Artificial intelligence (AI) is no longer a buzzword in the design industry. In recent years, AI has made its way into many aspects of the design process, from ideation and prototyping to testing and analysis. However, as designers embrace these new tools, there is growing concern about whether AI is a threat to their jobs.
When the term “artificial intelligence” was coined in 1956, people believed that robots would replace humans in most jobs. While this hasn’t happened (and likely never will), AI has integrated into our daily tasks, and design is no exception.
One of the most significant benefits of AI is that it can speed up design processes. For example, Artificial intelligence can help designers generate ideas for social media content, create 3D mockups, automate surveys, remove backgrounds from images, generate text, suggest design solutions based on a given brief and even automating repetitive tasks This allows designers to focus on more creative and challenging aspects of their work, such as ideation, problem-solving, and collaboration.
By using AI tools to analyse data, designers can gain insights into user behaviour and preferences. This can help them make informed decisions about design elements such as colour, layout, and typography, resulting in designs that are more effective in meeting the needs of users.
AI can also help designers collaborate more effectively with clients and team members. For example, AI tools can facilitate real-time feedback and suggestions, streamlining the feedback process and reducing the risk of miscommunication.
Social media is spreading panic with posts like, “See those amazing designs created by AI.” but the title should be, “Take a look at those amazing designs created by a designer using AI.” Artificial intelligence does nothing alone; it needs human interaction. Chat GPT can support you in creating something, but it is up to you to edit and make it user-friendly. If everyone starts using AI for everything, all designs will look artificial.
How about UX and UI?
A machine will never conduct a usability interview or user testing properly.
We already use artificial intelligence a lot in UI, such as using a DSM plugin to drag and drop components into a page.
But what if my clients or managers start using it to design? Will they fire me? If they do, it will be their loss, not yours, because it means the company doesn’t understand the value of a good design. Moreover, it doesn’t matter how powerful the tool is; if the person handling it has no clue about design principles, the outcome will be a poorly designed layout that will be not profitable at all.
Debunking the Myths: AI as a Threat to Design Jobs
Despite the many benefits of AI, there is still widespread fear among designers that it may threaten their jobs. Many designers worry that artificial intelligence will replace them or that clients and employers will prioritise AI-generated designs over those created by humans.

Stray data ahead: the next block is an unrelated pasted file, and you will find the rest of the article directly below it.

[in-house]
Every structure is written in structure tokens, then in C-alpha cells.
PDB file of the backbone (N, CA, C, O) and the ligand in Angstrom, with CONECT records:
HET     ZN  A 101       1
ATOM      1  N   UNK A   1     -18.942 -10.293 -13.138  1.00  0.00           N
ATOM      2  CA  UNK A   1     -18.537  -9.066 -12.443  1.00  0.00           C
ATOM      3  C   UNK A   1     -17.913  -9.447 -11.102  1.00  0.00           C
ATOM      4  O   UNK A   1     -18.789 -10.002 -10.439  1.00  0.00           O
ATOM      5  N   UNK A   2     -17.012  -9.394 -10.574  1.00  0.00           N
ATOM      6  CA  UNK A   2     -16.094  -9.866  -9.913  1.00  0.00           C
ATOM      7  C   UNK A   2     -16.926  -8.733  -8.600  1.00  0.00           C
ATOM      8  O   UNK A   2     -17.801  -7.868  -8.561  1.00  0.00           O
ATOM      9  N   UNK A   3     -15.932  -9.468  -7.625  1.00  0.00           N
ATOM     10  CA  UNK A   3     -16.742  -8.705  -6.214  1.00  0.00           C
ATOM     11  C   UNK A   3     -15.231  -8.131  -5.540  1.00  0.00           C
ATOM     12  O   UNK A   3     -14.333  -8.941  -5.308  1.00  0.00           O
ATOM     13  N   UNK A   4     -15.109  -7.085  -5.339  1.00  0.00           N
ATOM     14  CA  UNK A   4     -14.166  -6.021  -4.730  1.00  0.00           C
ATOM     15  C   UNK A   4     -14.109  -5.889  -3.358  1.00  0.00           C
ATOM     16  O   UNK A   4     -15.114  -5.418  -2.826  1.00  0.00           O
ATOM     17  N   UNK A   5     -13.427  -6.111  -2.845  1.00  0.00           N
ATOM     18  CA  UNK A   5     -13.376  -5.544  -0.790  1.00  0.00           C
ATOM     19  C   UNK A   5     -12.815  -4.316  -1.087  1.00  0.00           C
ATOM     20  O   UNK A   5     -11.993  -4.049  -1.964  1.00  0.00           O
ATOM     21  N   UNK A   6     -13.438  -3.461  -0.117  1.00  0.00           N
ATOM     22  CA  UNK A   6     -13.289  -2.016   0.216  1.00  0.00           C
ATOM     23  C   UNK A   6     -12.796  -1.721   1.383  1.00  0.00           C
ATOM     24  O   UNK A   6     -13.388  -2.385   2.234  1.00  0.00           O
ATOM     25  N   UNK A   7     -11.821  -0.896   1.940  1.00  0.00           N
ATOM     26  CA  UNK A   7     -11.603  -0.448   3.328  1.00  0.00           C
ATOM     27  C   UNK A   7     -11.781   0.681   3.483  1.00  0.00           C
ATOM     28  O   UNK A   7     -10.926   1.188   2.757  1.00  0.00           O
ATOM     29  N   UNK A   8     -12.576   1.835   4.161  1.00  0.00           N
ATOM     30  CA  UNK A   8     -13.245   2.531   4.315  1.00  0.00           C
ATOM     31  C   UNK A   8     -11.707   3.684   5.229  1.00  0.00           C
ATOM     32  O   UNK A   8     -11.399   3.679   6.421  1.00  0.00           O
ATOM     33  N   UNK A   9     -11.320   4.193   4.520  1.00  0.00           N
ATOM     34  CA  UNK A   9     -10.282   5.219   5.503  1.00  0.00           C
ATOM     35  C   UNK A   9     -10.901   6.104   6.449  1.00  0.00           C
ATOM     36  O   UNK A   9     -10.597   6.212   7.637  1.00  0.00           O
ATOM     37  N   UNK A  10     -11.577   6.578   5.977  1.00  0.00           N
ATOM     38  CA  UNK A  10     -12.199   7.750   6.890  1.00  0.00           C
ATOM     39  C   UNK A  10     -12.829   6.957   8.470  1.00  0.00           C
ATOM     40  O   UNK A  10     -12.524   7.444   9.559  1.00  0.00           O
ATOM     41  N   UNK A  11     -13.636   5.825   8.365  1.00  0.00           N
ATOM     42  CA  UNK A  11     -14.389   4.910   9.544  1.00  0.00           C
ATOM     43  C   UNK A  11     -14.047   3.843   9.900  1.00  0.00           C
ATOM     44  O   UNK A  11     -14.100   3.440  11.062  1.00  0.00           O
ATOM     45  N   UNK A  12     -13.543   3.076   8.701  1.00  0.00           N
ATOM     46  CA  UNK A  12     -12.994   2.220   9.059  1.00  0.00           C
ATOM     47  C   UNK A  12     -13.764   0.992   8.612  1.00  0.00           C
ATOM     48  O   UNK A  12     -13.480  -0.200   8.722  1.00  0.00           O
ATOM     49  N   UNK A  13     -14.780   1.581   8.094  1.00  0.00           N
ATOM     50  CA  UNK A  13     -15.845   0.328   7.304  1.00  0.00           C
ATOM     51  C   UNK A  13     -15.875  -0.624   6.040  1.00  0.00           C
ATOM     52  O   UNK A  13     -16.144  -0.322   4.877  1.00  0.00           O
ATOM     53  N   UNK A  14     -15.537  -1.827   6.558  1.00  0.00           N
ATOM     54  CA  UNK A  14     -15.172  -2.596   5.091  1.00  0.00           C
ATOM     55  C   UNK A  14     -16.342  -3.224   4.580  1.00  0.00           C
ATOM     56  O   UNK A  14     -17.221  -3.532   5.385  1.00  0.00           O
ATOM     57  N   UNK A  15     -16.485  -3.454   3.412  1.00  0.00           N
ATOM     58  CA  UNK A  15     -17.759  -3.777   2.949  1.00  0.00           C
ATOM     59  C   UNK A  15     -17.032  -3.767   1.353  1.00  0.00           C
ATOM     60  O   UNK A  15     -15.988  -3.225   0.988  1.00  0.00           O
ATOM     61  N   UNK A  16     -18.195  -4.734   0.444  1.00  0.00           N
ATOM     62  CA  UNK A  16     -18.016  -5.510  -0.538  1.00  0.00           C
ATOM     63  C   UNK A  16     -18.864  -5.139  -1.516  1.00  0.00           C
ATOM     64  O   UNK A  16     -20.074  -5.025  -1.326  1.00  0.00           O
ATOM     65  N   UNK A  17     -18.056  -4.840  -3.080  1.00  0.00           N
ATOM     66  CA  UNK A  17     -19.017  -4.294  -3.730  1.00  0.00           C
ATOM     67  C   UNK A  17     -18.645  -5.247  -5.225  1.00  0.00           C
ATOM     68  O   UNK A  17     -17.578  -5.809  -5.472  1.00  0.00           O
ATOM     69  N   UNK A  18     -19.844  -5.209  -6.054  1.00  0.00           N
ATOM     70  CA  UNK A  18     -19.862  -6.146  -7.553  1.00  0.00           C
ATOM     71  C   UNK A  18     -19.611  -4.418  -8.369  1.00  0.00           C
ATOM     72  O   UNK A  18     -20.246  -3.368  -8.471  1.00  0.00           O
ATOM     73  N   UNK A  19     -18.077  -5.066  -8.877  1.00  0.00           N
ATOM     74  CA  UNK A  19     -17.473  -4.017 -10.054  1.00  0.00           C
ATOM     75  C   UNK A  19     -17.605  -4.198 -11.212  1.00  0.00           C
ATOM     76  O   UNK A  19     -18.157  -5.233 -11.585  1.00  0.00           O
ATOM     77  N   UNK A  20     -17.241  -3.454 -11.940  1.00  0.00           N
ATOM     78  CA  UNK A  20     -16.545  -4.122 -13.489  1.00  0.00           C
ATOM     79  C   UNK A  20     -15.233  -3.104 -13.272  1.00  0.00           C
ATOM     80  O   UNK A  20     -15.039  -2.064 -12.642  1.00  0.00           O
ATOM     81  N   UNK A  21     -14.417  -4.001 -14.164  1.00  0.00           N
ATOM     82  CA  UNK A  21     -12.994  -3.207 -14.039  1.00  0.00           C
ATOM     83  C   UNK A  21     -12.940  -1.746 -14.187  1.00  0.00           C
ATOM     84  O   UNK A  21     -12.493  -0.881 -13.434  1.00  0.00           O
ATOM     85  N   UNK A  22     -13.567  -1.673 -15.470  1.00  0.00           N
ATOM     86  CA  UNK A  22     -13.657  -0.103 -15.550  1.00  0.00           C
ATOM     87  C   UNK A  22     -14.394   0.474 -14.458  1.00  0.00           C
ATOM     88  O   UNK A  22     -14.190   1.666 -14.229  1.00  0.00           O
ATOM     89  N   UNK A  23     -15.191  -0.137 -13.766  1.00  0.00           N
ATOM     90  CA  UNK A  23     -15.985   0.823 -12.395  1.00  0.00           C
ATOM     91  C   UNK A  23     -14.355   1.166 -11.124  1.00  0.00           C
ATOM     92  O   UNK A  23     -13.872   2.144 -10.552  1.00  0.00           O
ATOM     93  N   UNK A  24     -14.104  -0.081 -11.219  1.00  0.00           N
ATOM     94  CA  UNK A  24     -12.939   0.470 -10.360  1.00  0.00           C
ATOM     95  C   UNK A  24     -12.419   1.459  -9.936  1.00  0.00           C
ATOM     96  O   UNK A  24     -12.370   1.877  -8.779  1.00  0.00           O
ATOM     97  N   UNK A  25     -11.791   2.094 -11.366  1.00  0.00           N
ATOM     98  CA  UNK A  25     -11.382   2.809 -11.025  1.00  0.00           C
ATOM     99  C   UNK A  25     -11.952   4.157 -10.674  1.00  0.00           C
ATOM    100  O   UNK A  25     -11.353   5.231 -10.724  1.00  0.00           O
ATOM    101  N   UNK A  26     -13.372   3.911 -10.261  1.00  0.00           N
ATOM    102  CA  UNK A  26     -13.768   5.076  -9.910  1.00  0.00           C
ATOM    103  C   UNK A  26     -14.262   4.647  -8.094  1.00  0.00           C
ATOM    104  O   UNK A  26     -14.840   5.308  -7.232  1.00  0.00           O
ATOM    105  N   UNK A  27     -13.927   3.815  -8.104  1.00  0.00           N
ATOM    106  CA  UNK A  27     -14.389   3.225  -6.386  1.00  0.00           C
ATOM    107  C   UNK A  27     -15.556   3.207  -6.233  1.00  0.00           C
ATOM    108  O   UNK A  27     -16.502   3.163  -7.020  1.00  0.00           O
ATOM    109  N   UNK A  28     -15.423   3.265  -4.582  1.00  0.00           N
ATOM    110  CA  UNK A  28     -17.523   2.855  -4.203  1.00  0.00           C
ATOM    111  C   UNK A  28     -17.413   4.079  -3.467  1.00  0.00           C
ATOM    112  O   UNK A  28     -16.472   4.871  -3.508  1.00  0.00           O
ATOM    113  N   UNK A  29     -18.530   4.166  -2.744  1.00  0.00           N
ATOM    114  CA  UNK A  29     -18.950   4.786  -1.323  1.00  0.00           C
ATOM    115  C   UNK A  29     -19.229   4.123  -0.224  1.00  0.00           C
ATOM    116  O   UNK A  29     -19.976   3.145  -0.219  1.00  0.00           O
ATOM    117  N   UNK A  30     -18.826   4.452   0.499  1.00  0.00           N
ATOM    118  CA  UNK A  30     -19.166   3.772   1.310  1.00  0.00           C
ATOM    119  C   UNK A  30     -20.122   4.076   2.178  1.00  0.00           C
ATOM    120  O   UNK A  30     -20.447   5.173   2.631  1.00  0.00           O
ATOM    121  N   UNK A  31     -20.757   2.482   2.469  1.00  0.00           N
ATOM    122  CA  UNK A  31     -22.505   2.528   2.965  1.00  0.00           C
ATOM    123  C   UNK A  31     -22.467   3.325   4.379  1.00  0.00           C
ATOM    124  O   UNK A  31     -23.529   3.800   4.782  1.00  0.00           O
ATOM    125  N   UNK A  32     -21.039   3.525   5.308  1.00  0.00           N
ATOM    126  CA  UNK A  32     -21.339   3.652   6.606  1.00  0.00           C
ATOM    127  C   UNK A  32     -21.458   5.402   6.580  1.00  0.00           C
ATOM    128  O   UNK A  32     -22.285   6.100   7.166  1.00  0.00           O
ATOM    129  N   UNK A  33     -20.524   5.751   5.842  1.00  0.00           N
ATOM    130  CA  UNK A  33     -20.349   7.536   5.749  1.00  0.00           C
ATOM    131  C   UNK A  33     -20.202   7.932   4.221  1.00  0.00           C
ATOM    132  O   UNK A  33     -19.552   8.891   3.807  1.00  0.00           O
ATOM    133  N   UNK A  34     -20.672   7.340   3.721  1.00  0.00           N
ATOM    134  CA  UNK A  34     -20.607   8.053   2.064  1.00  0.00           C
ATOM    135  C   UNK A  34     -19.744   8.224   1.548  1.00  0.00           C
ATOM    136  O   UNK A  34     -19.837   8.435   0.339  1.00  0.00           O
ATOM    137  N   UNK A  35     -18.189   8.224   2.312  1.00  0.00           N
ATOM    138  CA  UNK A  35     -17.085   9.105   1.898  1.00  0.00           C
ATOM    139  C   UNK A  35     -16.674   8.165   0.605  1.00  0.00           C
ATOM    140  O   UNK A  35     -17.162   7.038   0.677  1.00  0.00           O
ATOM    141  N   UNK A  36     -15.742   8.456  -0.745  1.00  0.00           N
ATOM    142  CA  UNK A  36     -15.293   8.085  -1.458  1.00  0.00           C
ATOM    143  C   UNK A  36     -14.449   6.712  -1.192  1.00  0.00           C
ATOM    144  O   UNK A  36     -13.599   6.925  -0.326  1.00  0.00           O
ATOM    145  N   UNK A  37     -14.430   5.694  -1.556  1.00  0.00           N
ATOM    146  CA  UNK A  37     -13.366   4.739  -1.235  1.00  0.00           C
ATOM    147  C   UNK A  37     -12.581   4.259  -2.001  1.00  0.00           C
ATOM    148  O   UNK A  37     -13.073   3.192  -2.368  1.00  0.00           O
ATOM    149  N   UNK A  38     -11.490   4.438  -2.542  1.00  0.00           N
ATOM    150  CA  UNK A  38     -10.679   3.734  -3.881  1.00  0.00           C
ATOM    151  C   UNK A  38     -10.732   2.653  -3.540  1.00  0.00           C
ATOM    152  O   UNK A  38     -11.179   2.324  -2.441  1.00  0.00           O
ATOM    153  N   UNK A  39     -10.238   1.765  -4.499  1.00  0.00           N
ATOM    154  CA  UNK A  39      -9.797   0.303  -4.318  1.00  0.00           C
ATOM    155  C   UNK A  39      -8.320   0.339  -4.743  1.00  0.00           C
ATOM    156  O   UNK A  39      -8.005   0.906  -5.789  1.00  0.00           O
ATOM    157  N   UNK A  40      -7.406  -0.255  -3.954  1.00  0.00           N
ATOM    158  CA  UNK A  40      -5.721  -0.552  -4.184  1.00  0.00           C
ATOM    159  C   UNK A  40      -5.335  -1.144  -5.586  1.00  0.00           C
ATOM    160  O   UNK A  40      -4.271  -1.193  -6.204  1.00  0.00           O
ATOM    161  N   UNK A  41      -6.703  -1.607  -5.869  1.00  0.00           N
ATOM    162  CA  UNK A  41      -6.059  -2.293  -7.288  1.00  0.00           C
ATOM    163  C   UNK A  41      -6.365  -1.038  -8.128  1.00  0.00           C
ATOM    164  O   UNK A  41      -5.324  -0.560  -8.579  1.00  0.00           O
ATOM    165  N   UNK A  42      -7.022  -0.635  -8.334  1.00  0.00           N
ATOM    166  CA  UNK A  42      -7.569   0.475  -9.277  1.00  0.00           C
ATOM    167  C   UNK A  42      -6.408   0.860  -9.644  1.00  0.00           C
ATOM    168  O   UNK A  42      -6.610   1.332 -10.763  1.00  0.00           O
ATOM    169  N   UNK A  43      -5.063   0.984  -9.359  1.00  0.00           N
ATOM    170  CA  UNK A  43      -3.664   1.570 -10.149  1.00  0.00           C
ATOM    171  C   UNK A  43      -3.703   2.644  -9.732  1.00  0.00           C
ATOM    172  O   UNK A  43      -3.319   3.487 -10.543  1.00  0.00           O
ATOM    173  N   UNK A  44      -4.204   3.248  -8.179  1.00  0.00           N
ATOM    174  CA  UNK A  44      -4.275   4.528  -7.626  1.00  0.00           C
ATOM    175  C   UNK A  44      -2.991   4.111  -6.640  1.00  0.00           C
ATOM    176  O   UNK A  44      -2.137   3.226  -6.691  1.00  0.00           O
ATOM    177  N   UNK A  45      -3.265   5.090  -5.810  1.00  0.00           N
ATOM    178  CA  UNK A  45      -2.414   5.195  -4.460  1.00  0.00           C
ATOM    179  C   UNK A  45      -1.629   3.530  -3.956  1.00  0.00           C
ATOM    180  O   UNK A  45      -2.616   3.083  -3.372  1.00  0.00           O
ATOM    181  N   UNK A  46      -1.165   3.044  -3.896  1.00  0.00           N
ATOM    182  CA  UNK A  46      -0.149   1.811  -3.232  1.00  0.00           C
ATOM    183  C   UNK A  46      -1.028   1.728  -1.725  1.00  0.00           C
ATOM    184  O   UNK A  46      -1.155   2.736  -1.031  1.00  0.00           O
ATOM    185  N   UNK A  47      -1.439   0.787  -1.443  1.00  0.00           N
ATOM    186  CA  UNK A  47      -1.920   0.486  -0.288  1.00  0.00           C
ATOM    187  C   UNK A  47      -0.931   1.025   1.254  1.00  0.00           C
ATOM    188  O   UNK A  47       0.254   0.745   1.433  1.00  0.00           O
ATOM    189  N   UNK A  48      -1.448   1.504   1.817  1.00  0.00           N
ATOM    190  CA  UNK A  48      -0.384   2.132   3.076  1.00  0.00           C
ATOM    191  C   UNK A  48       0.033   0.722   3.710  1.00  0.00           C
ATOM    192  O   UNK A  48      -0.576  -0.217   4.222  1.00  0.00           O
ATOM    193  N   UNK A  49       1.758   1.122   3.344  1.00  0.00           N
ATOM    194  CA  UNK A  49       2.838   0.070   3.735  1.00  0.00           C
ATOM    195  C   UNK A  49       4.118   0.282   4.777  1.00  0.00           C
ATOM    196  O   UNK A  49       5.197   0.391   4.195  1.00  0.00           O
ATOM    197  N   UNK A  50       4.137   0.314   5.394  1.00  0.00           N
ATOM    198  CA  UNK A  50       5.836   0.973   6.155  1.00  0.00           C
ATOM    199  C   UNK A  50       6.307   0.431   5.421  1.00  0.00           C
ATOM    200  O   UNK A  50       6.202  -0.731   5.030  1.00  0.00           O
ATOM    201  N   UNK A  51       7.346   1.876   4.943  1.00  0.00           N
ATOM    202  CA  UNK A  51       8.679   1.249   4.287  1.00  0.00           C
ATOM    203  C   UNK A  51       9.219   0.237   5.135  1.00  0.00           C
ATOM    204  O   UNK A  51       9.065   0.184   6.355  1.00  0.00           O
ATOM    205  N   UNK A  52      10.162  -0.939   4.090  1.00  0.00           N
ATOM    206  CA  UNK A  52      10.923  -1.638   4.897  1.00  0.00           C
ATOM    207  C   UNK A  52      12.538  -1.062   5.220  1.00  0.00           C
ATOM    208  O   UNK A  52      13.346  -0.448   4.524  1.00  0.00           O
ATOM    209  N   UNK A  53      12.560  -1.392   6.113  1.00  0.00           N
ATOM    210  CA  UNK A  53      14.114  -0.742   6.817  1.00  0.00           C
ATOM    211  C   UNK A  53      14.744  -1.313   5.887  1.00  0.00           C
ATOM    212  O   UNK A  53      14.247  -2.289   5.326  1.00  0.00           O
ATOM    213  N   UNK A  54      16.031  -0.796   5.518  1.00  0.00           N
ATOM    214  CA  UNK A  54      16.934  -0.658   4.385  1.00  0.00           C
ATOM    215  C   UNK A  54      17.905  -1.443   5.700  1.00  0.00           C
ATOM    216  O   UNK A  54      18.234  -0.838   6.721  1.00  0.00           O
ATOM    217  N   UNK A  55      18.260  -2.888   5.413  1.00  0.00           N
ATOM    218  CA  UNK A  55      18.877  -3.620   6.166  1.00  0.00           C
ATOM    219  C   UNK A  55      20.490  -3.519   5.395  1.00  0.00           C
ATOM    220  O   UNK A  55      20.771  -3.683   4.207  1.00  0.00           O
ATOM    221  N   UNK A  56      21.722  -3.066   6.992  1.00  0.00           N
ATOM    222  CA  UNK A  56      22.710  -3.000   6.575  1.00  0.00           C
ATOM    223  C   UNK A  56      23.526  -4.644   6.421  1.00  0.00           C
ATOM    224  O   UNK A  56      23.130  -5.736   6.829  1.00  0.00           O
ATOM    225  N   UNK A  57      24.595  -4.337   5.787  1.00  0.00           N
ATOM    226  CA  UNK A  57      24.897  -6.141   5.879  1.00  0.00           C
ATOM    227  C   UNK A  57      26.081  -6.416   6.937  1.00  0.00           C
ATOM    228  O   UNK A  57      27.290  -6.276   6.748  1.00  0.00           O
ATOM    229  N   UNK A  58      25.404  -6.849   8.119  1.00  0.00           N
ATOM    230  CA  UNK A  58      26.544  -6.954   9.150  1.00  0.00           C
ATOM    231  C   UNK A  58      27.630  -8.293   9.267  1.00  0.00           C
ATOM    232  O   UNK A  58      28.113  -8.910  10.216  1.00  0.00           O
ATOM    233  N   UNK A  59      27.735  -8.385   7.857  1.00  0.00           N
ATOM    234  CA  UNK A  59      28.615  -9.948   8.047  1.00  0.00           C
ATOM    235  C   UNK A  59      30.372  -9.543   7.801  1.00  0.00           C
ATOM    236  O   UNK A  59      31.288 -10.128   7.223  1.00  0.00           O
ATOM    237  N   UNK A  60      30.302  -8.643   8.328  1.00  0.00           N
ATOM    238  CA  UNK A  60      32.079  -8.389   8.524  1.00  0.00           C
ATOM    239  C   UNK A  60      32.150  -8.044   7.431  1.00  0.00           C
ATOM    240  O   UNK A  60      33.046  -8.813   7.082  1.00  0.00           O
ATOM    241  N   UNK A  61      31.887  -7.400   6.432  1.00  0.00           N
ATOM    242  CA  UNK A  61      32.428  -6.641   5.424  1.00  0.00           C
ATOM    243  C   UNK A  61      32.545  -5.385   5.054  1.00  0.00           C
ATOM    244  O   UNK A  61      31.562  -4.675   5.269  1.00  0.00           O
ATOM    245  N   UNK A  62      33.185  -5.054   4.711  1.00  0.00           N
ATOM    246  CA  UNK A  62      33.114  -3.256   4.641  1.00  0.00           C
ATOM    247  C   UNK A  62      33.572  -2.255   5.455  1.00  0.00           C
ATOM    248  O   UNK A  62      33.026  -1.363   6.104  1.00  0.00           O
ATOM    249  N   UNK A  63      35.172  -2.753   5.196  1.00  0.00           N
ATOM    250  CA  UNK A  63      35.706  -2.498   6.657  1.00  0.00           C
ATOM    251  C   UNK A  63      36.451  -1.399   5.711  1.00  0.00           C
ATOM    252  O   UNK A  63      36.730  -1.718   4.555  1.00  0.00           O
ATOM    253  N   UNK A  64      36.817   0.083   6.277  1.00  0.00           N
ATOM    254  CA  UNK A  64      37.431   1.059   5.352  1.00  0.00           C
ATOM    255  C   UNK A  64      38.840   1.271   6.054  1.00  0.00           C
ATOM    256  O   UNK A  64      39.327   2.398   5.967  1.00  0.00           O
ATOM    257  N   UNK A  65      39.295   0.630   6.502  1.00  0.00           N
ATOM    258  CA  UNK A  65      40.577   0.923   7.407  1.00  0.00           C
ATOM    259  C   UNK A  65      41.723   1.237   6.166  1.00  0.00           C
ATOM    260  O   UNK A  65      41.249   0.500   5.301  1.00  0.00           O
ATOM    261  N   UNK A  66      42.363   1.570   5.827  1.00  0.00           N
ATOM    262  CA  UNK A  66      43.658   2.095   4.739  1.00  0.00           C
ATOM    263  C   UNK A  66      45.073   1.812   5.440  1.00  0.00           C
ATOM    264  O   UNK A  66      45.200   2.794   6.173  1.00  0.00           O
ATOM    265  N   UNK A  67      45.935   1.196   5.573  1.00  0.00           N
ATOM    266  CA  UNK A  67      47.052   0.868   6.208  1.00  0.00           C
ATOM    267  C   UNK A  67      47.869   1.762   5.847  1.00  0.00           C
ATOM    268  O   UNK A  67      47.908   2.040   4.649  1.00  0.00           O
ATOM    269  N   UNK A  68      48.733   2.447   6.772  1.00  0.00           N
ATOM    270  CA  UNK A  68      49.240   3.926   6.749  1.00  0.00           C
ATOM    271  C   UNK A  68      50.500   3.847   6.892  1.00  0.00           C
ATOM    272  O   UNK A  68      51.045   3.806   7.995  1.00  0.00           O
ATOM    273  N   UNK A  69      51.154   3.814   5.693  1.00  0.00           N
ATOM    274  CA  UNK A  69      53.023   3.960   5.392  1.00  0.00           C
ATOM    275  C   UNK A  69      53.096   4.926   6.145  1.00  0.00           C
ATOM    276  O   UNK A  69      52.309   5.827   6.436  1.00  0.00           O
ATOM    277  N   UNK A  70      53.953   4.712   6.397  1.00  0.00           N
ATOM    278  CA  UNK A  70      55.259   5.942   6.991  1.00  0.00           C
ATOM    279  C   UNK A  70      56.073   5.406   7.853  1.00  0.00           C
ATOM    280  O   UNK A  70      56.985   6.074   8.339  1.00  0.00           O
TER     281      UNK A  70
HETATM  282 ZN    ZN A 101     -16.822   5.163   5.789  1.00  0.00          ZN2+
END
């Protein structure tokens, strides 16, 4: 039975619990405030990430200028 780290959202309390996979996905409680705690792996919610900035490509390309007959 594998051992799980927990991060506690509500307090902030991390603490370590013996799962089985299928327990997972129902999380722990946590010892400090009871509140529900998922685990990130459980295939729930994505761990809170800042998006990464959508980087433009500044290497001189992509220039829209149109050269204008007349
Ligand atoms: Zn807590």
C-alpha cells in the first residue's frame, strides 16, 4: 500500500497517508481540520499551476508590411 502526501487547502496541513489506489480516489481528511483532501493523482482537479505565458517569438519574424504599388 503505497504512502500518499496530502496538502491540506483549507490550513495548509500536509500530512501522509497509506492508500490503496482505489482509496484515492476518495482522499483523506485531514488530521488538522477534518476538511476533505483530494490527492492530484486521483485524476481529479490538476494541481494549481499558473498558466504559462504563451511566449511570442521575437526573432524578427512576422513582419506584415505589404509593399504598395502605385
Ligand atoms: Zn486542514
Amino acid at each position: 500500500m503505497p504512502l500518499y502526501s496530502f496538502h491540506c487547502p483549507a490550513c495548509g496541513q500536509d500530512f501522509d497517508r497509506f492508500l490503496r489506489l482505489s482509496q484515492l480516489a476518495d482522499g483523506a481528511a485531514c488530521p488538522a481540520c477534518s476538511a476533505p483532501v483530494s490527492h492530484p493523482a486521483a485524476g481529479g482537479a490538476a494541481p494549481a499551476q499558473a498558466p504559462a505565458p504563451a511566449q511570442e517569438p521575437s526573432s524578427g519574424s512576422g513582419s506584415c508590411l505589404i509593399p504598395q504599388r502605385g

However, it’s important to understand that AI is not a replacement for human creativity and intuition. AI tools are only as good as the people who use them. While it can help automate certain aspects of the design process, it cannot replicate the creativity, empathy, and intuition that are unique to human designers.
Designers will always be needed to bring a human touch to design and to interpret data in ways that machines cannot. Moreover, AI is not a one-size-fits-all solution. Each design project is unique, and artificial intelligence tools may not be appropriate or effective for every project.
Design requires human input to convey feelings and emotions effectively. Humans are not capable of creating a machine that is more intelligent than themselves, and understanding other people’s emotions can be challenging, even our own. How can a machine accomplish this?
In addition, designers who embrace AI and learn how to use it to their advantage will be better positioned for success in the future. As artificial intelligence becomes more integrated into the design process, designers who have the skills to use these tools effectively will be in high demand.
No one knows what the future holds, and yes, some jobs will be replaced by robots even more. However, other professions will emerge. Every time a new technology appears, some roles become obsolete, while others develop into trends. For example, after the advent of personal computers, typists became useless, but information technology technicians set off a trend in the 90s.
In conclusion, artificial intelligence can be a valuable ally for designers. By using AI tools to speed up design processes, and automate repetitive tasks, designers can focus on more creative and challenging aspects of their work. While AI may change the nature of design work, it is not a threat to the profession. Designers who embrace AI and learn how to use it to their advantage will be well-positioned for success in the future.
So, how about you designers? Do you see AI as an ally or an enemy? Tell us in the comments.
Wrote by: Rafael de Rezende Basso